The Teachers’ Animation Toolkit

Drawn images: Use a pencil or marker pen or chalk to create a sequence of images on paper. Watch Dangermouse for inspiration.

USING THE TOOLKIT The toolkit is designed as a mix and match resource, rather than a course to be followed in a linear fashion. The book is designed to be used alongside a companion website, which provides a series of closely related resources in the form of video clips and handouts. Classroom activities are described via worksheets. These start with teachers’ notes, which explain how to deliver the activity and often include a little background or historical information. Where appropriate, extension work linked to the activity is included here. This is followed by a materials section listing the art materials, equipment and software needed to deliver the activity.

Finally, the resources section lists the handouts and video clips available on the companion website. These handouts can be printed and given out in class. They are a mixture of templates and activity guides with hints and tips to help the students undertake the classroom activities. Where the teacher might find them equally useful, we have included the handouts in the book as well. The Resources section ends with lists of links to printed resources, websites and video clips which complement the subject. Part One: Getting Started has two sub-sections. The first provides resources for exploring Animation History. The second offers Beginners’ Exercises to help students gain an understanding of how animation works. Part Two: Cineliteracy introduces ways to teach animation-based cineliteracy. It has four sub-headings: The Language of Film and Animation, Exploring Genre, Music and Animation and Storytelling.



Part Three: Animation Styles covers the various genres of animation that the research project tested in the classroom, with activities and practical tips to introduce each one. Part Four: Schemes of Work presents three extended production projects around specific briefs, which were undertaken by 14- to 16-year-olds. The end results are included on the companion website to allow teachers an insight into the scope and quality of the finished work students can achieve in this time frame. Part Five: Resources gives advice on where to find the equipment and software needed to run animation projects, and lists useful reference books and websites. For accurate up-to-date prices and information on the latest equipment, it is best to search online.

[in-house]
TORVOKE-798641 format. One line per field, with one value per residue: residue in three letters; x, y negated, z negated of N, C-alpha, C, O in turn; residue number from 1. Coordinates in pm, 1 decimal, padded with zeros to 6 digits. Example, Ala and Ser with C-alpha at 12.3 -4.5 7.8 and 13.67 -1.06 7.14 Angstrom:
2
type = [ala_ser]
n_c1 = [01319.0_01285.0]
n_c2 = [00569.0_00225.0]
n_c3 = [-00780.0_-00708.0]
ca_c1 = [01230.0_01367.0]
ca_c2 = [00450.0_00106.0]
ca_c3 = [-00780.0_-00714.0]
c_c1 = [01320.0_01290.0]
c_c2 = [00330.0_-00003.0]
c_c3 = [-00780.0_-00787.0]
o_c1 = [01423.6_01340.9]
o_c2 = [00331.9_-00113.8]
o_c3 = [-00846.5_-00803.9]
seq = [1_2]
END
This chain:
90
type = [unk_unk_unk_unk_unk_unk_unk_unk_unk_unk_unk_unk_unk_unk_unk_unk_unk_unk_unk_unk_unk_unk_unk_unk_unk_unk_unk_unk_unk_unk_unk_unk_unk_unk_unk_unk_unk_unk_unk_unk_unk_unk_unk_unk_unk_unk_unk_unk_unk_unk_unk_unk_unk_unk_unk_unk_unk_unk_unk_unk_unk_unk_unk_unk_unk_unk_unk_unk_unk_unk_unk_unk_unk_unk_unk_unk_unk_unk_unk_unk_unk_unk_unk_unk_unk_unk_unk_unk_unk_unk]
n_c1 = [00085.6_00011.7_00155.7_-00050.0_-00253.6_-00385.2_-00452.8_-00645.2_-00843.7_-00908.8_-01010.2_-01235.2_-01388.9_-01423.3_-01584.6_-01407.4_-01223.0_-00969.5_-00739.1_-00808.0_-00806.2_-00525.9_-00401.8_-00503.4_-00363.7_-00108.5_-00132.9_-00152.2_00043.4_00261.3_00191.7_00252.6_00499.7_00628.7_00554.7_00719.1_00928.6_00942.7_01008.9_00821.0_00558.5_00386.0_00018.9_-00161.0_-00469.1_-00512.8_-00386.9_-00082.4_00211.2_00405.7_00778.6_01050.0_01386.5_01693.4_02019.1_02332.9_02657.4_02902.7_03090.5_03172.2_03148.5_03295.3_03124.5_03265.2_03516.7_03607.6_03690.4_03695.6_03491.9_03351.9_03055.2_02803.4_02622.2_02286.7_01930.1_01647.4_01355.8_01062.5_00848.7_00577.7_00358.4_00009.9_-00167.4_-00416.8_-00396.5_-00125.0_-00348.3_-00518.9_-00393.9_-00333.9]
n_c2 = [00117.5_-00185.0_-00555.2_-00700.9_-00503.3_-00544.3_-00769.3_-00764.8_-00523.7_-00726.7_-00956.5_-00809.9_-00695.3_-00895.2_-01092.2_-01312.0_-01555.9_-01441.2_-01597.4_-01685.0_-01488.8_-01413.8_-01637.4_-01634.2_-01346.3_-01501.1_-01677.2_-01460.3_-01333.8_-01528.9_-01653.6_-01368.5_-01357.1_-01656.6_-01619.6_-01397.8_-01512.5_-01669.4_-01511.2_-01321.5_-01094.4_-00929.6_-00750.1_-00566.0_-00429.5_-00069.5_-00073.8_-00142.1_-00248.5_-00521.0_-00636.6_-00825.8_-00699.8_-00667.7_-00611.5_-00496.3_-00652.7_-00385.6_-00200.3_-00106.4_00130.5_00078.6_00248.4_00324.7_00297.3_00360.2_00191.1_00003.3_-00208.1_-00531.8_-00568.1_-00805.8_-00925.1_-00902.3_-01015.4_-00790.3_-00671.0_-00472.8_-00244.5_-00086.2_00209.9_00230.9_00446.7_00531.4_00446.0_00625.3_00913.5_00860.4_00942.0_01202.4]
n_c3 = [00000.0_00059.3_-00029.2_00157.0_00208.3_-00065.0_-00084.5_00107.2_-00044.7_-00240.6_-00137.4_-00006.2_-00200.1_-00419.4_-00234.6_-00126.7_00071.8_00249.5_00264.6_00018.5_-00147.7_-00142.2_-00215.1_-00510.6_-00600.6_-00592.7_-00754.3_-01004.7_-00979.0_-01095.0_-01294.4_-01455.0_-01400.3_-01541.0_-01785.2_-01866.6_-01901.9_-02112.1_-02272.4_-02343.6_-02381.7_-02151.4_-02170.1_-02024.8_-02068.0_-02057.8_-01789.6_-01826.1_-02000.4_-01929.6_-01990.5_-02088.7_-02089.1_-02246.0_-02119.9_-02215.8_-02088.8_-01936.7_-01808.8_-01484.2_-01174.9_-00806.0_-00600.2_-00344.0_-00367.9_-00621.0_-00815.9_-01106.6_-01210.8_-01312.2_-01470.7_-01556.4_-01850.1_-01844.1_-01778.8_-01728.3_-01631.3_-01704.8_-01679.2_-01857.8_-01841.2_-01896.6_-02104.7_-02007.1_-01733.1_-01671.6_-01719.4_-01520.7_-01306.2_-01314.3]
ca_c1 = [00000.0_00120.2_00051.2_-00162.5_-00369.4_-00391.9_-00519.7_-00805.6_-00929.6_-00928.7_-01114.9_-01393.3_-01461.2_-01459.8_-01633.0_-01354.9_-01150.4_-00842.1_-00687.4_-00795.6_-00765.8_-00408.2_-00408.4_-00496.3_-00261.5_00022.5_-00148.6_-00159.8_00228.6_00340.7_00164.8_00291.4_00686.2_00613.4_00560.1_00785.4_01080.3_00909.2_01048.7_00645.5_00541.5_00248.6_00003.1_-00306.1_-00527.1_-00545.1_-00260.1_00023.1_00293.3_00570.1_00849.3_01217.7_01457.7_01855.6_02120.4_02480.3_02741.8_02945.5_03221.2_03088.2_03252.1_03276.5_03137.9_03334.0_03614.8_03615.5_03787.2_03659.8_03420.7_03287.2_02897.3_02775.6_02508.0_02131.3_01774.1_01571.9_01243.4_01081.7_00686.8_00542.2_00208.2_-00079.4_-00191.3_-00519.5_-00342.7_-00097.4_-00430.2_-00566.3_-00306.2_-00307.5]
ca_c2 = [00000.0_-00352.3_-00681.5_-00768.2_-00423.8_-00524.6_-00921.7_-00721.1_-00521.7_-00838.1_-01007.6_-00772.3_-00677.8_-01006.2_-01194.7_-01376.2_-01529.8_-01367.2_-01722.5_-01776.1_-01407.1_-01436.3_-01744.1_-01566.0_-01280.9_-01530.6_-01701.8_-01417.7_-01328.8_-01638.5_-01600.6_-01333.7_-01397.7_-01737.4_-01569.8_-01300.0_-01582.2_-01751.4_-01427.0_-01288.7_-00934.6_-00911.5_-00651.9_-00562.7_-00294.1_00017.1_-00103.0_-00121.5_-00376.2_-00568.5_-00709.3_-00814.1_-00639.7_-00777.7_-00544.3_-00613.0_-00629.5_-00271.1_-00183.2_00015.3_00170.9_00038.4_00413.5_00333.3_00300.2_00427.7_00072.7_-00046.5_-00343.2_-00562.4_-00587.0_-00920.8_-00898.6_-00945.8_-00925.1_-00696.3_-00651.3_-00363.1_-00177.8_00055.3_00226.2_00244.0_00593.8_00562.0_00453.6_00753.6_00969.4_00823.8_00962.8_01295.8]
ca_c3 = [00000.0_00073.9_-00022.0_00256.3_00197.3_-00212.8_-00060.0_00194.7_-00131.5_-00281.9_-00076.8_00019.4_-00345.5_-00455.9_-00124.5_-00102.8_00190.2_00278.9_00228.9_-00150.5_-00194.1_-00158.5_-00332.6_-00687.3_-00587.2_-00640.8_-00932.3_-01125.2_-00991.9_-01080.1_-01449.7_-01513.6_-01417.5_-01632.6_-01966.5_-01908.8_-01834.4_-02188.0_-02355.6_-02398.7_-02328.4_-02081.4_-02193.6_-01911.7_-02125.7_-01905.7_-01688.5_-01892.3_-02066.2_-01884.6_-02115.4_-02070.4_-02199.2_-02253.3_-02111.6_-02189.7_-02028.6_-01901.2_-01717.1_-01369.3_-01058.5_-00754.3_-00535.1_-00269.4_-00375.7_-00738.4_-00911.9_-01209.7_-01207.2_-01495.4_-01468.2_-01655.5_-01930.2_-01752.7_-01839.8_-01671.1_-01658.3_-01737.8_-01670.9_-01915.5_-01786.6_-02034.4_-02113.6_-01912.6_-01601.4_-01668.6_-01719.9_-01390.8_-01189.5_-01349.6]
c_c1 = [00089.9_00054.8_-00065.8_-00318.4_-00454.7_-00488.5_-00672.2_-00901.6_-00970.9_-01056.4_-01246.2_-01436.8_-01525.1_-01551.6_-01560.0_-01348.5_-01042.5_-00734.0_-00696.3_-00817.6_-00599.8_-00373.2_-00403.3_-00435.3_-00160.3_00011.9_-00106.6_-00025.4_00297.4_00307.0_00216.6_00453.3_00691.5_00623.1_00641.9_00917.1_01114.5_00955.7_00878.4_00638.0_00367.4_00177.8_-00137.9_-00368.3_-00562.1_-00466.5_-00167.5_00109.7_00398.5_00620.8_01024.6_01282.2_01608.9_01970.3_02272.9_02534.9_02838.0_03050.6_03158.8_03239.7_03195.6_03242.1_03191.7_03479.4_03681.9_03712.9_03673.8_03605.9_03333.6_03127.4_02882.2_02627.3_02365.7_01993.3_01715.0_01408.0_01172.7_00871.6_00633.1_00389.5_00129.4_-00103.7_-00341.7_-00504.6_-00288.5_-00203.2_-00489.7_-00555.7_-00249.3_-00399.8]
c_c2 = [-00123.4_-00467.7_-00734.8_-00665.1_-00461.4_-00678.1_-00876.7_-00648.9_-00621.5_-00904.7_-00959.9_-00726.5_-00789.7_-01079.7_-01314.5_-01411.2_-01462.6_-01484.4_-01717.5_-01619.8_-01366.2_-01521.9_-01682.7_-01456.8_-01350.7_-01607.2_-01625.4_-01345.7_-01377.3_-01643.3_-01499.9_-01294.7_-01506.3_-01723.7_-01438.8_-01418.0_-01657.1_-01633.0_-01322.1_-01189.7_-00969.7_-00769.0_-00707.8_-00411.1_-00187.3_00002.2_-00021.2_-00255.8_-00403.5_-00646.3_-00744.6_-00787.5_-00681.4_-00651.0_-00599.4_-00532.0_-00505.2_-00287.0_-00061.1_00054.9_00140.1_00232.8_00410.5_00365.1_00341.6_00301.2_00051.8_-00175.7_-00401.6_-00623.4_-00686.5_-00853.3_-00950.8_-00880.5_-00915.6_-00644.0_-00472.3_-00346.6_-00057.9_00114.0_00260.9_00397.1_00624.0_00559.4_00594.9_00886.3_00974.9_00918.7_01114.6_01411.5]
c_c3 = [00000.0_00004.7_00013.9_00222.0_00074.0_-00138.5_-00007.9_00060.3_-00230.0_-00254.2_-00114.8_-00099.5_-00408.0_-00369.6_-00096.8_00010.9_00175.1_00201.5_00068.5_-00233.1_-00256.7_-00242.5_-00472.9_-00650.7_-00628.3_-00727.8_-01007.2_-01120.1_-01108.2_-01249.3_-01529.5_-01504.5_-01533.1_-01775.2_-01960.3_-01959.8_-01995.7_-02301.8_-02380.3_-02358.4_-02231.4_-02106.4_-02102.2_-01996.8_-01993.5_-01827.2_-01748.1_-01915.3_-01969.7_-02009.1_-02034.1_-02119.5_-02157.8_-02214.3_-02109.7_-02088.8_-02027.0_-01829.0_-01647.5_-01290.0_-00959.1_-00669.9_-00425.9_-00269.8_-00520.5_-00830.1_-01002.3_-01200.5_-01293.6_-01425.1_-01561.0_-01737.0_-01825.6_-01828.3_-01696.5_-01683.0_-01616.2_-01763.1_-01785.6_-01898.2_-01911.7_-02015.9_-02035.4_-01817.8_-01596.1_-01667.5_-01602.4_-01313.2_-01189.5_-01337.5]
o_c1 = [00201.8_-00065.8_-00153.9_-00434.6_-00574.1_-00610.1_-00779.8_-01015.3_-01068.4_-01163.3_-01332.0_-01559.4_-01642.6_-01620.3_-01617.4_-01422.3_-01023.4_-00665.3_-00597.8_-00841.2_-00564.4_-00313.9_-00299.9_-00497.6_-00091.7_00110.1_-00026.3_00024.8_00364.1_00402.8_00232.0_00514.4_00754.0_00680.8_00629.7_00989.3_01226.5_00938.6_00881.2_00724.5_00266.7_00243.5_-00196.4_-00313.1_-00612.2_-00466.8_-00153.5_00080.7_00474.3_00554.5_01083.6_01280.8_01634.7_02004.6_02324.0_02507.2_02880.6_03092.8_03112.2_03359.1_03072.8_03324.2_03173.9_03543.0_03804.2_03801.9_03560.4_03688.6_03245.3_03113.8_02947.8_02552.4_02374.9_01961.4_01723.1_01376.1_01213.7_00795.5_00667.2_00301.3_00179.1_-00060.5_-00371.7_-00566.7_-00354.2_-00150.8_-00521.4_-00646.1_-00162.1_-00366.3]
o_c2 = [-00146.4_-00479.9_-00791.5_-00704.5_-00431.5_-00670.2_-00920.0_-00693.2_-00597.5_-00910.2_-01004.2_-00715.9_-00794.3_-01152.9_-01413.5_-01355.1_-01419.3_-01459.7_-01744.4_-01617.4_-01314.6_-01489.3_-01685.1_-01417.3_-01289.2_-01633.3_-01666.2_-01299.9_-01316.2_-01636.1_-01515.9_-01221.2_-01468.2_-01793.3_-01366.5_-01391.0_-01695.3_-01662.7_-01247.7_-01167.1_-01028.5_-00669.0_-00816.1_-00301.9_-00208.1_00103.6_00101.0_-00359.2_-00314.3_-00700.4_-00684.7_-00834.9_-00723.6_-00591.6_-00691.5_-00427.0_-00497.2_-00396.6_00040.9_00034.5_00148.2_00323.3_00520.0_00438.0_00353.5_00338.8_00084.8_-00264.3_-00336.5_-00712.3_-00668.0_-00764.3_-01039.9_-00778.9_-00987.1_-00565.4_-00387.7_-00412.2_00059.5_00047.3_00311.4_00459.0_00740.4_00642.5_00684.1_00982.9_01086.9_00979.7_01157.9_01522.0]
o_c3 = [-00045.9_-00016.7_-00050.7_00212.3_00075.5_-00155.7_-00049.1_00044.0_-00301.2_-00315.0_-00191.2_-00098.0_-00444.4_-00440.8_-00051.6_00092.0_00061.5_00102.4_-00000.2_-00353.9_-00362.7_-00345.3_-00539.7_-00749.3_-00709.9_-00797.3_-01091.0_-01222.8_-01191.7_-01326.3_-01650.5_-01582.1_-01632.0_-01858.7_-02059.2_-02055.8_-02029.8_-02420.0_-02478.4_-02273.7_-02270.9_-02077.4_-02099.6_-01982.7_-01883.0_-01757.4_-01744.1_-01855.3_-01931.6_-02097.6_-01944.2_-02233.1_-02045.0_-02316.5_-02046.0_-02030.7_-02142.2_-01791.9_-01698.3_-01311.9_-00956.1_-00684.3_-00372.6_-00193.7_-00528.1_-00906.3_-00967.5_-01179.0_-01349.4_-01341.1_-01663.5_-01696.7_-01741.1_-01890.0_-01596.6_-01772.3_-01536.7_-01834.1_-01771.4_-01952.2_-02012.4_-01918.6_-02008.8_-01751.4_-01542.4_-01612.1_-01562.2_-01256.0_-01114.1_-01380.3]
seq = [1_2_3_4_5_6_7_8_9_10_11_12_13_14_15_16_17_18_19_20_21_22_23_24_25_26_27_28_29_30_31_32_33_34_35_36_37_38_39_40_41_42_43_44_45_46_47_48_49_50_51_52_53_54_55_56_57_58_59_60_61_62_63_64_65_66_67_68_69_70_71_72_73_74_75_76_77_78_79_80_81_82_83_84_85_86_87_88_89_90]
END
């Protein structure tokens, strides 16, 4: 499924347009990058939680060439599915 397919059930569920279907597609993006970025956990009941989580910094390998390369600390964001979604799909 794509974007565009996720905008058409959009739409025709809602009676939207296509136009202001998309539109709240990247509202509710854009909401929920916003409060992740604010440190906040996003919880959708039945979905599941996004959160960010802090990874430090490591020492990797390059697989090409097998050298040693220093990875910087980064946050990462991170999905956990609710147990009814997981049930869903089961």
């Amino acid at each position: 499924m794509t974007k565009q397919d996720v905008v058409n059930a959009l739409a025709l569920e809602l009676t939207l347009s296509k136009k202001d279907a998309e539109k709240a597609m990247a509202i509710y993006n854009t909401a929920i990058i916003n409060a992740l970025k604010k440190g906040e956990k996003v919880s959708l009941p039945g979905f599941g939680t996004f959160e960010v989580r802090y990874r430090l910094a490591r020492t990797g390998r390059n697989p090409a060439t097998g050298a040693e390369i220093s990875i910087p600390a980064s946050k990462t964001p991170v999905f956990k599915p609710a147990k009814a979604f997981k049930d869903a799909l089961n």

Teachers’ note: The following is intended as the basis for an introductory presentation on the history of animation. We recommend viewing of some of the short clips listed in A Brief History, below. The resources section provides additional study links online. It can also be engaging to follow this presentation with some of the practical exercises built around Victorian toys. The handouts are self-explanatory, but it helps to provide the suggested preambles, to place the toys in historical context. By making one or more of these, students can easily grasp the principle known as ‘persistence of vision’.

Resources: Video clip: Animation History Presentation: Handout: Animation History:

Publication: Understanding Animation by Paul Wells, Routledge 1998 (available on Amazon Understanding-Animation-Paul-Wells/dp/0415115973/ref=sr_1_1?i e=UTF8&qid=1289465258&sr=8–1) Internet links: Persistence of Vision Edward Muybridge Optical Toys

Getting Started


Museum of Childhood: Zoetrope Online animated films and clips: see below in A Brief History.

Disclaimer: As web links often expire we suggest the reader to simply Google the film title again if the link no longer works. A Brief History: Over 35,000 years ago humans were making paintings on cave walls and were sometimes drawing four pairs of legs to show motion.

Following this in 1600 BC, an Egyptian Pharaoh built a temple for his goddess that had columns. Each column had a painted figure of the goddess in a progressively changed position. To the horsemen and charioteers riding past–the goddess appeared to move!


The Teachers’ Animation Toolkit

Simultaneously, the Ancient Greeks decorated pots with figures in successive stages of action–so by spinning the pot it created a sense of motion.

Over hundreds of years, people continued to make still images with the illusion of movement. Then, in 1824 a very important principle was discovered by a man named Peter Mark Roget–‘the persistence of vision’ theory. Persistence of Vision explains why our eyes are tricked into seeing movement. Our brain holds onto an image for a fraction of a second after the image has passed; if the eye sees a series of still images very quickly one after another, then the images will appear to move. Roget’s theory gave birth to various optical contraptions. After this there came a few other devices all based on the same theory. The one that you all will have seen is a flip book.